“To make private these records that are rolling through our city streets is odd to me,” Meyer said.

The committee’s recommendation to clarify the law follows a February 2016 investigation by the Maine Center for Public Interest Reporting that showed lawmakers who approved the bill repeatedly bypassed safeguards designed to prioritize the public’s right-to-know over private business interests.

Following a Freedom of Access Act request by the Center, environmental officials consulted with the Attorney General and once again began providing railroad data to the public, but in July admitted there was still confusion over the law’s intent.

“The Department…seeks to clarify the exact information that is exempted by the law,” according to the DEP memo submitted to the committee.


Interest in railroad cargoes through Maine piqued in early 2013, when the state became top exporter of crude oil by rail. Maine, the country’s easternmost border state, was a key transit point between the oil fields of western North America and the 300,000-barrel-per-day Irving oil refinery in neighboring Saint John, New Brunswick, one of New England’s largest suppliers of gasoline.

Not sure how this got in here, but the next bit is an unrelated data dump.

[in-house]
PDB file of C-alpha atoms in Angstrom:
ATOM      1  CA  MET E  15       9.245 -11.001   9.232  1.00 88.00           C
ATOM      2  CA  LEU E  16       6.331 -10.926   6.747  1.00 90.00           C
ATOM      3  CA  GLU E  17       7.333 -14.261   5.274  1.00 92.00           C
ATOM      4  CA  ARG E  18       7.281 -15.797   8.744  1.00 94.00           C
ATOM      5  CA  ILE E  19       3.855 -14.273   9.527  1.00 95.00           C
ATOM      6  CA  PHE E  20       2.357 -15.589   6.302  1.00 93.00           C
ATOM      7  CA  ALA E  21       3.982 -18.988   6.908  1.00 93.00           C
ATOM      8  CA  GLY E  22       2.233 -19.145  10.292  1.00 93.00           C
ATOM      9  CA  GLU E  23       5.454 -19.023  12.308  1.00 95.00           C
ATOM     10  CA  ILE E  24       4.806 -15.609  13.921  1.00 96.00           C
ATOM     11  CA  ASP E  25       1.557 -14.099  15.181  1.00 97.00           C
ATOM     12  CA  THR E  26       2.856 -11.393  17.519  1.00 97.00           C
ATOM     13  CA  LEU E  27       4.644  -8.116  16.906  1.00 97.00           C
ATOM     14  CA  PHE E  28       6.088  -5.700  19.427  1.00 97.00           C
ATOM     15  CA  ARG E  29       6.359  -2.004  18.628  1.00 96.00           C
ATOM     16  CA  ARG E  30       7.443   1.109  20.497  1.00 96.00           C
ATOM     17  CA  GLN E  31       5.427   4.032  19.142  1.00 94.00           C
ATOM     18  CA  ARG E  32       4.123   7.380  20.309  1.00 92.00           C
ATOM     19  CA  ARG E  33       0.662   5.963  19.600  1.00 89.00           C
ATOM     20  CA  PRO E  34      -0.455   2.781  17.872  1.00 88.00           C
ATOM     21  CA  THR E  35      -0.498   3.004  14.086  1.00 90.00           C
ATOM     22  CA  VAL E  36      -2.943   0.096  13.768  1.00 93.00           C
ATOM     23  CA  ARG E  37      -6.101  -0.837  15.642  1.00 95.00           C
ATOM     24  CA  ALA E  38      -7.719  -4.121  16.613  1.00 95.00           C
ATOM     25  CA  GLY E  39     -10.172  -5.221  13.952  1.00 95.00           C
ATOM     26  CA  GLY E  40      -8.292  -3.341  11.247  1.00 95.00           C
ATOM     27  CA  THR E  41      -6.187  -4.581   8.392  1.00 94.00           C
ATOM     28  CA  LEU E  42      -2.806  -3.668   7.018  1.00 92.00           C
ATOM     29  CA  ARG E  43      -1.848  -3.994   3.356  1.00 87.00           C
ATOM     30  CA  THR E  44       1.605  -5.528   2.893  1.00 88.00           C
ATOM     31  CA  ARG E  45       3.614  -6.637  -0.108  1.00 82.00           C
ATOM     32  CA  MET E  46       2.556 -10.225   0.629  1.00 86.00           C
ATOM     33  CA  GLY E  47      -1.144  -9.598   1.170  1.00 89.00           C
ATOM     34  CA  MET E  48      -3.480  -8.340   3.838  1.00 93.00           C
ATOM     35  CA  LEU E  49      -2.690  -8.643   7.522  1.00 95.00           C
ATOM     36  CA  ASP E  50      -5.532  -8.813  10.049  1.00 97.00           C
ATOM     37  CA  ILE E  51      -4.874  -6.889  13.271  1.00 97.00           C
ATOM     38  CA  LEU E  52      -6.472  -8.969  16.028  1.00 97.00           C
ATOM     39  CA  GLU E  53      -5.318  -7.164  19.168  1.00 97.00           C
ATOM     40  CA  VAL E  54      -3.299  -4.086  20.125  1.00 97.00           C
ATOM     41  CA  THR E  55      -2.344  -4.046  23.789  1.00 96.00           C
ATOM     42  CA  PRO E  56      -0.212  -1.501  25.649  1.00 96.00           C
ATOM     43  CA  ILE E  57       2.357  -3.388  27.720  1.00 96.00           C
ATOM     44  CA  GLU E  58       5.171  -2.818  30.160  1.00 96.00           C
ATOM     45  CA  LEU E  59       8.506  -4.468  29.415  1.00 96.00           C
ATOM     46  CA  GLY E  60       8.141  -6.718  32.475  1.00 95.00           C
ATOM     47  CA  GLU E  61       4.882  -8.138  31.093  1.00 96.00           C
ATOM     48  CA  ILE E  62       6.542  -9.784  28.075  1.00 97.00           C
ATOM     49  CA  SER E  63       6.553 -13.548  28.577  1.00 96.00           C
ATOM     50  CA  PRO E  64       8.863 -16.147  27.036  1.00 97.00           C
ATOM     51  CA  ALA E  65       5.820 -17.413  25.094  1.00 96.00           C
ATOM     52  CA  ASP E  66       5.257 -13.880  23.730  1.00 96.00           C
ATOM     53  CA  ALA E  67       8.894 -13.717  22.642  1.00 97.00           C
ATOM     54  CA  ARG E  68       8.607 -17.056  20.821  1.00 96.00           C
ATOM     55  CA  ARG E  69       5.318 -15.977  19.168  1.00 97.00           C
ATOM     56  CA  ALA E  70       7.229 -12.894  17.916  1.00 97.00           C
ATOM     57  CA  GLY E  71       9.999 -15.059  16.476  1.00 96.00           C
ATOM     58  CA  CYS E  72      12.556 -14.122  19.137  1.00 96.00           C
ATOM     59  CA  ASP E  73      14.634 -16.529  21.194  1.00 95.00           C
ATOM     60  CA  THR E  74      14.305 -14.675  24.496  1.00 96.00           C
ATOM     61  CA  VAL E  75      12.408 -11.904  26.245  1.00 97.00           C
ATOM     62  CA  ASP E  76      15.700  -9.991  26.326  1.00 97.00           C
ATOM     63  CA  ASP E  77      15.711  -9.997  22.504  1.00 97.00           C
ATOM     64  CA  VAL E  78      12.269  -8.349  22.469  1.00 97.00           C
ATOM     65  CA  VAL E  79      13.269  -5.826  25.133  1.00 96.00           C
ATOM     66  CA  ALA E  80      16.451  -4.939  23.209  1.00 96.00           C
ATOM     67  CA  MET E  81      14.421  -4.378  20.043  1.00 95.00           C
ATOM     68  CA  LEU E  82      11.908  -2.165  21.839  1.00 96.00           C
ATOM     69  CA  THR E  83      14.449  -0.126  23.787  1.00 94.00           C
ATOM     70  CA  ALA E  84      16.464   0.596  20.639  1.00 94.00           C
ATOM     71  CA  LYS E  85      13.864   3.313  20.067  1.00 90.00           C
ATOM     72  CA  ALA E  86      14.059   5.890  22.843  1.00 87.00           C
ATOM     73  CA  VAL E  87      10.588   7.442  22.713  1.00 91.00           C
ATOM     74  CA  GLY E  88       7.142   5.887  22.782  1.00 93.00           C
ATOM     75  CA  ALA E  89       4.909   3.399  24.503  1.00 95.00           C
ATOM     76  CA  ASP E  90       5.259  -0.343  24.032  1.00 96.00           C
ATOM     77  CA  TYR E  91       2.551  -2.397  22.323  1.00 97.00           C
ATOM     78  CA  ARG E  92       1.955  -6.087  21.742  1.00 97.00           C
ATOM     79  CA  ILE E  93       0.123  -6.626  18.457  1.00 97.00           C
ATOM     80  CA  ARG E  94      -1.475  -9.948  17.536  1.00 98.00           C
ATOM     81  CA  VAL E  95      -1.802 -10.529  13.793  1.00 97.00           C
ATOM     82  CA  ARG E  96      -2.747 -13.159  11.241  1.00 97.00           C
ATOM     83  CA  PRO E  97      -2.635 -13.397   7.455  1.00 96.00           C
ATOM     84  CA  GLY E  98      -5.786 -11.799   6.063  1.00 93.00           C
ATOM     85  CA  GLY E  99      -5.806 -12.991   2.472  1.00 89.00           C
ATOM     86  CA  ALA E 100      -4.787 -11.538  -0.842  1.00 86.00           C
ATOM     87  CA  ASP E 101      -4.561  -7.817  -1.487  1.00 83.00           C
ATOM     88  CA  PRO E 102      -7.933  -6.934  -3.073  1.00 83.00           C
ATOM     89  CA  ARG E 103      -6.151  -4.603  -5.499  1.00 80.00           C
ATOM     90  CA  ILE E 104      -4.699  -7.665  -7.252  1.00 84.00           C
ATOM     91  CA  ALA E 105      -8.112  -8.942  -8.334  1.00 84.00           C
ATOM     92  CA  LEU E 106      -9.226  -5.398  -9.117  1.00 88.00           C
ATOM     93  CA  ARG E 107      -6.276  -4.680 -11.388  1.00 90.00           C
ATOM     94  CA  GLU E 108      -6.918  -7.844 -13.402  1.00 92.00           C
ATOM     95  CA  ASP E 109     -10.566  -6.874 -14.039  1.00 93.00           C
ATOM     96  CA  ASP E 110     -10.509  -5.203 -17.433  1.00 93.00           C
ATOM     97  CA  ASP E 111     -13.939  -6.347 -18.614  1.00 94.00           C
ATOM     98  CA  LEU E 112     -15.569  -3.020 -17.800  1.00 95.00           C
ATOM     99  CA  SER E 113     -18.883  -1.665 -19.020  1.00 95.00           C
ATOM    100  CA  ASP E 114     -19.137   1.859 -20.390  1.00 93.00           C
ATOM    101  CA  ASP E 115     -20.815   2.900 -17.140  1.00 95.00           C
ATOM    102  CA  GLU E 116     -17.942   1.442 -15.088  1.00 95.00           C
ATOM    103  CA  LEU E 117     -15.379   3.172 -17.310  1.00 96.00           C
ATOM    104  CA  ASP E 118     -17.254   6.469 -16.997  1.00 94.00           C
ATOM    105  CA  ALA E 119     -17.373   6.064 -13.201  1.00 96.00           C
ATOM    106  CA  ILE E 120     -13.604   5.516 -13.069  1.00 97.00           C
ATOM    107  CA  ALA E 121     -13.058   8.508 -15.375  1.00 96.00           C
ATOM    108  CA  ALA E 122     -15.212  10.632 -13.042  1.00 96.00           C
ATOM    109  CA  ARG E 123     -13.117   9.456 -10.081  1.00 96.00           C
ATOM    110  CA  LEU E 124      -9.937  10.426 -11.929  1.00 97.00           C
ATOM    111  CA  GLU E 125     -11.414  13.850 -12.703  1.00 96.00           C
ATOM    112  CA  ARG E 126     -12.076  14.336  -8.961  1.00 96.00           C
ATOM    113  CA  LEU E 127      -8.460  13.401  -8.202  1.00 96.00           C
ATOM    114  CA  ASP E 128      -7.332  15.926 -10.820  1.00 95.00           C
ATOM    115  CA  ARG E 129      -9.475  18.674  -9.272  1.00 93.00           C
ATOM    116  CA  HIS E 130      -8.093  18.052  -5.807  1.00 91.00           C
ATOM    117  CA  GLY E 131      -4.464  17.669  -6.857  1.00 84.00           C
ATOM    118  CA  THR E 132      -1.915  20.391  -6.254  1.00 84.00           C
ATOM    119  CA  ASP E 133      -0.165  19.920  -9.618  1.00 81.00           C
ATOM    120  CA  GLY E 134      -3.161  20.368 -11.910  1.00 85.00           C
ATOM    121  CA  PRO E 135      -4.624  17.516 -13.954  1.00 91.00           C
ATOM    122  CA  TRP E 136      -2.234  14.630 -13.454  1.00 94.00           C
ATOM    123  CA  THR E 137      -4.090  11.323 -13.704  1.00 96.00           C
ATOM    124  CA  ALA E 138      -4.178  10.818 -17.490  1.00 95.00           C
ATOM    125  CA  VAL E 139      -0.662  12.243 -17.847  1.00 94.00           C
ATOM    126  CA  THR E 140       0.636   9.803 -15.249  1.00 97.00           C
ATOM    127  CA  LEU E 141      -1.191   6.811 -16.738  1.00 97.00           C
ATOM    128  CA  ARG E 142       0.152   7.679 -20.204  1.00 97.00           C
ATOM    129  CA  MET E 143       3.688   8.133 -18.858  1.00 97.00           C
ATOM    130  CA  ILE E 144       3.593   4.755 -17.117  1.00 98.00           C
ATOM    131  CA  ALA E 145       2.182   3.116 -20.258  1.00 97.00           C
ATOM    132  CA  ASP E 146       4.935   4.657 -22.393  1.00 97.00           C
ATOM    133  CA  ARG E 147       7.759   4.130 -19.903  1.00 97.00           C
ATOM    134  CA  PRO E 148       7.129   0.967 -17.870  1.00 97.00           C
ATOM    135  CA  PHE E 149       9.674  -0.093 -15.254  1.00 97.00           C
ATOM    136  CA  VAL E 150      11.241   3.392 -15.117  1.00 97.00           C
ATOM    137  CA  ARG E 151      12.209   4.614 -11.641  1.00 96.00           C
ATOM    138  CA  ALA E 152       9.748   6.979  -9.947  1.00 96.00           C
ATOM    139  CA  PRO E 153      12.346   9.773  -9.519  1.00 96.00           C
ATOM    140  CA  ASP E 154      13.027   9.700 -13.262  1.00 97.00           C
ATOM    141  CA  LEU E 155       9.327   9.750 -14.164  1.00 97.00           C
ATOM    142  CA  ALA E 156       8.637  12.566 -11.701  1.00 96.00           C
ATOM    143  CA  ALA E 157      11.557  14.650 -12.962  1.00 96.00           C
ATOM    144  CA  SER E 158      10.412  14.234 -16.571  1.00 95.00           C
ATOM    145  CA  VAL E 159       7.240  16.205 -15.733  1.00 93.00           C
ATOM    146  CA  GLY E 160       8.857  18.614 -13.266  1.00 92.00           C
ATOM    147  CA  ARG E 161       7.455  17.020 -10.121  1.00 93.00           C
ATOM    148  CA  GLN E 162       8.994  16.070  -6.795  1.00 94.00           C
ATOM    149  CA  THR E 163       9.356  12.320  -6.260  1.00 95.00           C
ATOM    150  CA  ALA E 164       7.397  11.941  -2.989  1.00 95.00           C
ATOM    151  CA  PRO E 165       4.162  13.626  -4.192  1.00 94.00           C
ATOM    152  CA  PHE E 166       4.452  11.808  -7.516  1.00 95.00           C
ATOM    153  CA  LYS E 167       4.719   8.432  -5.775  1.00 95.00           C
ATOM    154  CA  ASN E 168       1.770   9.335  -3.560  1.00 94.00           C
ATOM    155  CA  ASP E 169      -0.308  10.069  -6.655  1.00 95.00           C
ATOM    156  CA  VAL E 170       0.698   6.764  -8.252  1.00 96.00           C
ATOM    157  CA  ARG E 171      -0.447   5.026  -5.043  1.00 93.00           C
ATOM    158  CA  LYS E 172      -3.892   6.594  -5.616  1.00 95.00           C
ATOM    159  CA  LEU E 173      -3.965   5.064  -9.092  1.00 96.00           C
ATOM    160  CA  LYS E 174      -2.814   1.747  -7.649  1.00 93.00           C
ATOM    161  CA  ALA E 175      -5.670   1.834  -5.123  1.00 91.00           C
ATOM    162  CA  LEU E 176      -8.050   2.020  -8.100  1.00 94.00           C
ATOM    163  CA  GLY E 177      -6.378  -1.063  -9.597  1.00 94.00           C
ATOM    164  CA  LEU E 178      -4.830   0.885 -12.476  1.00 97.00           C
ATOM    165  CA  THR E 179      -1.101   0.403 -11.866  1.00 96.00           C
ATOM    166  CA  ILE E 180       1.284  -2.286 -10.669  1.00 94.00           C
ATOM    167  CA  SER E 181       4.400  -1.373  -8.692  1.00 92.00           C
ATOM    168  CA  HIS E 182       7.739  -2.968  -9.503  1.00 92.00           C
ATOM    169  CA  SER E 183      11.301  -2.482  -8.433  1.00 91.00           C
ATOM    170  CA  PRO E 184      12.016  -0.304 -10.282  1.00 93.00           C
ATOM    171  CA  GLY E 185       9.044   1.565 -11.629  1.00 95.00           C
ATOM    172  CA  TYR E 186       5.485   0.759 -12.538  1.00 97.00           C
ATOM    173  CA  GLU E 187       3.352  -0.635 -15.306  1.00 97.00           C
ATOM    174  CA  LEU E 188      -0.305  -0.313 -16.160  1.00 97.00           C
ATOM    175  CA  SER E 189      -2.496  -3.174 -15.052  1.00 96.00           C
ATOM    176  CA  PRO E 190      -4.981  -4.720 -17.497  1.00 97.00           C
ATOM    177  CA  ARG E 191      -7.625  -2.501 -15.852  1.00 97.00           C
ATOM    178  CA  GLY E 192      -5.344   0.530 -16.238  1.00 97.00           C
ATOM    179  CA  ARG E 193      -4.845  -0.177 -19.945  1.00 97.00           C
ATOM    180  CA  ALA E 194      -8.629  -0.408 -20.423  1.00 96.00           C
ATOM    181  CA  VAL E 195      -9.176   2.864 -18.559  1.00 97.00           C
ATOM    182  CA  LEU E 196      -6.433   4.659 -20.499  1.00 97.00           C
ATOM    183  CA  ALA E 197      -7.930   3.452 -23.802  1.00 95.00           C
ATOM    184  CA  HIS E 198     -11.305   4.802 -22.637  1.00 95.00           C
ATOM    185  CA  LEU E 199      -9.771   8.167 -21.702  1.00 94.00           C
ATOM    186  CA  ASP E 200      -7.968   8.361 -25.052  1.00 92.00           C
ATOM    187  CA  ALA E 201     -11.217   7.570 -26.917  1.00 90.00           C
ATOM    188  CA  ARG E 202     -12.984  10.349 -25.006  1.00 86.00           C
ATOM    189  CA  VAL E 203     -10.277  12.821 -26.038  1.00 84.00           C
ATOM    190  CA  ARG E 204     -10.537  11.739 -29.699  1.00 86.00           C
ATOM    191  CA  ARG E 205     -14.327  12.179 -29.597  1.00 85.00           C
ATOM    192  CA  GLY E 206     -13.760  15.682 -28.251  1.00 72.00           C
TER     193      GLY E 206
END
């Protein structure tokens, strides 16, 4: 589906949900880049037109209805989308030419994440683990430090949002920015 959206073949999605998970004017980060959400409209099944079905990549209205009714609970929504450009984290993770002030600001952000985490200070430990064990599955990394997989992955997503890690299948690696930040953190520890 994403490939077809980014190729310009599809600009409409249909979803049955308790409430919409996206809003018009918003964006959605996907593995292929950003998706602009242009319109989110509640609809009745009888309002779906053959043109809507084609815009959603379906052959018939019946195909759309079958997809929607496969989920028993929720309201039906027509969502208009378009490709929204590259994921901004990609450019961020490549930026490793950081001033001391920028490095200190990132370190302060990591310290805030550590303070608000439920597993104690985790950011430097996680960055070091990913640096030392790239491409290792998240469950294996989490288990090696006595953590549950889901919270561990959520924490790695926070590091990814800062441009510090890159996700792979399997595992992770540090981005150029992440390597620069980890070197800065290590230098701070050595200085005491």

After the Lac-Megantic accident, environmentalists began protesting the cargoes, blocking railroad tracks and calling for a ban on its transport.

Around the same time, documents uncovered by the Maine Center For Public Interest Reporting investigation showed the railroad industry began lobbying to keep data on its cargoes secret from the Maine public.

Former Rep. Mike Shaw, D-Standish, the legislator who sponsored the bill and a railroad conductor by trade, had initially argued the legislation was needed to ensure railroads provided emergency officials with details about hazardous material shipments through Maine.

But the 80-word bill that emerged last year did nothing to make railroads provide information to local first responders. Instead, it only forced the state to keep those details secret from the public when railroads volunteered the data.

The legislation, which created the 460th exception to Maine’s Freedom of Access Act, also contradicted the findings of federal regulators. A year earlier, they had determined that information about oil train shipments was “neither security-sensitive nor commercially-sensitive,” according to a notice published in the Federal Register.

The bill nonetheless became law in June 2015 over a sharply worded veto from Gov. Paul LePage.

When presented with these findings in an interview in January, former Rep. Shaw, who resigned from the legislature in August for personal reasons, said he was willing to encourage lawmakers to amend the bill to allow officials to disclose volumes of crude oil moving through Maine.

“Keeping them confidential was really never my intention,” said Shaw.

Dave Sherwood is a contributing writer to the Maine Center for Public Interest Reporting, a nonpartisan, non-profit news service based in Augusta.